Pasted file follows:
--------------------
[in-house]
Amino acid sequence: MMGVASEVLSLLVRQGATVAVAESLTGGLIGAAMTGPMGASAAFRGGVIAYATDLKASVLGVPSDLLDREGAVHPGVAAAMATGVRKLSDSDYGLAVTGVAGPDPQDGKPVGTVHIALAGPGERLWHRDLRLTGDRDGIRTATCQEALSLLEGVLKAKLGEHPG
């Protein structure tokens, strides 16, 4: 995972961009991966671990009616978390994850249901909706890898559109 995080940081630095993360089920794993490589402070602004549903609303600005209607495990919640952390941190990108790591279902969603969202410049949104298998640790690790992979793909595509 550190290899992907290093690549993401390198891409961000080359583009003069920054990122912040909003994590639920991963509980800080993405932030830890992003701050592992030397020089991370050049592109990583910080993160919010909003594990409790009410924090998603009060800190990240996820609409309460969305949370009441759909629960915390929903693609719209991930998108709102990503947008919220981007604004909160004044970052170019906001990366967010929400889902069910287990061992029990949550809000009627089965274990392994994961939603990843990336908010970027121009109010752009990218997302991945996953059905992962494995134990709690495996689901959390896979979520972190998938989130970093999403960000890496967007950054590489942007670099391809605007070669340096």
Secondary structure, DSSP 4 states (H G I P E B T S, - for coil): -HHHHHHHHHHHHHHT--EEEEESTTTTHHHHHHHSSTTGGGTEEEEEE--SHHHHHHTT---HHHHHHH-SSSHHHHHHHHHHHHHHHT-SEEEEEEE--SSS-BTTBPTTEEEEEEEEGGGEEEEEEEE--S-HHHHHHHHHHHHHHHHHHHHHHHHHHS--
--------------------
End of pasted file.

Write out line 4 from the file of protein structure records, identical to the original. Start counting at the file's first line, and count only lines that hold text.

Secondary structure, DSSP 4 states (H G I P E B T S, - for coil): -HHHHHHHHHHHHHHT--EEEEESTTTTHHHHHHHSSTTGGGTEEEEEE--SHHHHHHTT---HHHHHHH-SSSHHHHHHHHHHHHHHHT-SEEEEEEE--SSS-BTTBPTTEEEEEEEEGGGEEEEEEEE--S-HHHHHHHHHHHHHHHHHHHHHHHHHHS--